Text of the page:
Album of the Week 39-2012: Grave Digger – Rheingold


Once upon a time, yours truly disliked German Metal veterans Grave Digger. Part of that was Chris Boltendahl’s raspy voice. And still, despite the great music, I think that what is considered the band’s classic album, 1996’s ‘Tunes Of War’, is marred by Boltendahl attempting to do more than his limited range allows him to. In recent years, he seems to have embraced his shortcomings. On 2003’s ‘Rheingold’, the entire band was on fire. Since the band’s early ninties reunion, they tried to combine their Speed Metal roots with a Power Metal sensibility, with the speedy riffs of the former and the bombast and big choruses of the latter. ‘Rheingold’ is the ultimate marriage of both.

Based on Richard Wagner’s opera adaption of Germany’s legendary ‘Nibelungenlied’, ‘Rheingold’ is one of Grave Digger’s many concept albums. Their most accomplished at that as well. The symphonic elements used much more as a complimentary thing than is usual within the Power Metal framework, especially when it’s used as an interlude accompanied by the band, such as in the awesome ‘Giants’. As for the choirs in the choruses, that’s something Grave Digger has been doing since the reunion, they’re just more present here. And better arranged.

‘Rheingold’ also really profits from having Manni Schmidt on guitar. No disrespect to Uwe Lulis before him or Axel Ritt after him, but Schmidt is by far the band’s best guitarist, with the only true contender being Thilo Hermann, who teamed up with him for ‘Ballads Of A Hangman’ only. His past in Rage already prove he was very proficient riffer and his leads have a certain off-the-cuff looseness to them uncommon to the genre, but still undeniably Metal. And those riffs are just killer. My favorite is the opening riff to the title track. That’s the kind of stuff that gets my blood pumping. I don’t want to take any credit from the impressive drumming of Stefan Arnold and the bass playing of Jens Becker, which is far above German Power Metal average, but Schmidt is on fire here.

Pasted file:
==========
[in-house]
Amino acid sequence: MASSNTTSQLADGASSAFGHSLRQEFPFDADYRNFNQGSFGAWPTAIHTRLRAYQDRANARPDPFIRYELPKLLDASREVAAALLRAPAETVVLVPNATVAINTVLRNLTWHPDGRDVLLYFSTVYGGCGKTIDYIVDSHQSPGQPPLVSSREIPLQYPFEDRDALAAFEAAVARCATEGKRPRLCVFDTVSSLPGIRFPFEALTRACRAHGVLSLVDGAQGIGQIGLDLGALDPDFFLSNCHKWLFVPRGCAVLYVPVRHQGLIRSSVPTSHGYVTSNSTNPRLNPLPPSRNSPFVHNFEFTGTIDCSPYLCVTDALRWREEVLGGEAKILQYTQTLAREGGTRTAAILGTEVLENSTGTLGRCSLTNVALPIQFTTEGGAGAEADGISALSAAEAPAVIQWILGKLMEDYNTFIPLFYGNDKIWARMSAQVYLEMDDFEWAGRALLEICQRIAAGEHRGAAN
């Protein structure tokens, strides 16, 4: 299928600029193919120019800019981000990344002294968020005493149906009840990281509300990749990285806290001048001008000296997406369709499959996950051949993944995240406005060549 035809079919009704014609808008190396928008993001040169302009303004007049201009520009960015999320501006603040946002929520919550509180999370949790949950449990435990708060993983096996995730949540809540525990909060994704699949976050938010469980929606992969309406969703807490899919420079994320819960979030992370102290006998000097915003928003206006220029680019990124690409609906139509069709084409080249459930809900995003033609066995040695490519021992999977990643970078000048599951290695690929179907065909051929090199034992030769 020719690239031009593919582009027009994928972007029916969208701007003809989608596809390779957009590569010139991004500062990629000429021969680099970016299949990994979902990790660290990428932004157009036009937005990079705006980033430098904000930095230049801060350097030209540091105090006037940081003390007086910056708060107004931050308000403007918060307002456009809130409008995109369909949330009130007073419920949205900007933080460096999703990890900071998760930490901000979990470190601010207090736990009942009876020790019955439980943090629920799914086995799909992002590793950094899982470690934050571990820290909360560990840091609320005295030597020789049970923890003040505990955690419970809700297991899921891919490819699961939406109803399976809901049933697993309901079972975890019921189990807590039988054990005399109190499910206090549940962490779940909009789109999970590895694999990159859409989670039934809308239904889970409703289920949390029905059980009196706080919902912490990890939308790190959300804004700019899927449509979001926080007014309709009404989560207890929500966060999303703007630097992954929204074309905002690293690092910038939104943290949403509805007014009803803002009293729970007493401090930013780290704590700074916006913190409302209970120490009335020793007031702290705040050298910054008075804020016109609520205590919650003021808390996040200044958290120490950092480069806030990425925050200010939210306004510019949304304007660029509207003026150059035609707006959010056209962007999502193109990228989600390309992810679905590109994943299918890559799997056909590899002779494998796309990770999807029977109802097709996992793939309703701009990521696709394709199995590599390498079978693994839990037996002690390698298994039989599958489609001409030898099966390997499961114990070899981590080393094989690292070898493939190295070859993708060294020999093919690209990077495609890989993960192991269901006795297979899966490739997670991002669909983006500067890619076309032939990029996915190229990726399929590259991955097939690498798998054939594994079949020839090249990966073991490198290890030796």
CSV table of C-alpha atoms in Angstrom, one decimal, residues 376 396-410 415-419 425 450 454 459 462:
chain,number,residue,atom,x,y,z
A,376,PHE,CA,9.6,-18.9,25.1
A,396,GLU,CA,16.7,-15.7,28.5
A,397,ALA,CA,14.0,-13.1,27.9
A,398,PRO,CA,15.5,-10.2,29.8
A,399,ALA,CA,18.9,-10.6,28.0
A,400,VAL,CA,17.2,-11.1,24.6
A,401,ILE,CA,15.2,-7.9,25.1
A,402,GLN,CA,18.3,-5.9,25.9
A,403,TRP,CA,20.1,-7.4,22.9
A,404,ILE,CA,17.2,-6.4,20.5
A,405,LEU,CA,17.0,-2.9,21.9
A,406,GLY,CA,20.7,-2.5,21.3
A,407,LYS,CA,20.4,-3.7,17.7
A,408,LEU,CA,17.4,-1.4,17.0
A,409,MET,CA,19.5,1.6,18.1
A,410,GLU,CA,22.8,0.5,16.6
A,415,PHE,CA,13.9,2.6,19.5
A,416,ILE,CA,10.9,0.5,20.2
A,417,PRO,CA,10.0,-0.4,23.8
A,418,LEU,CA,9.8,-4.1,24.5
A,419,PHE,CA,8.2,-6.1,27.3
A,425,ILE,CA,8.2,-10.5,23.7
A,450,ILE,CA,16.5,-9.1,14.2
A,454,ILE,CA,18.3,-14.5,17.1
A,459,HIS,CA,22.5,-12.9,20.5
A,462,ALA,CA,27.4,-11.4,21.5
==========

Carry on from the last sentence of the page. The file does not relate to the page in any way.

Despite the fact that Grave Digger always has had four distinct types of songs – fast songs, midtempo songs, epic stuff and ballads, although nothing on this album fully qualifies as the latter – ‘Rheingold’ displays a surprising amount of variation. The dynamics in ‘Maidens Of War’ and ‘Murderer’ are impressive. The band excels in fast songs (the title track, ‘Valhalla’, ‘Giants’), but also in midtempo stuff (‘Sword’). It gets even better when the band mixes it up (‘Twilight Of The Gods’ – strangely misspelled “Twighlight” in the booklet – and especially ‘Dragon’, listen to that song and you’ll realize that’s why you listen to Metal in the first place!). The band has been accused of being too much of one thing in the past, but that certainly isn’t the case here.

It may have taken me a while to give Grave Digger the fair chance they deserved, but it’s albums like these that just pull me in. ‘Rheingold’ would also serve perfectly as an introduction to the band’s work, together with the excellent ‘Excalibur’ (if only to chuckle at the ridiculous German pronounciation of the title), the speeding frenzy ‘The Reaper’, the inspired ‘Heart Of Darkness’ and ‘Ballads Of A Hangman’. Their recent ‘Clash Of The Gods’ is pretty cool too. The riffs of “good old” Heavy Metal and the choruses of Power Metal. You won’t hear me complain!

Recommended tracks: ‘Rheingold’, ‘Dragon’, ‘Twilight Of The Gods’, ‘Giants’

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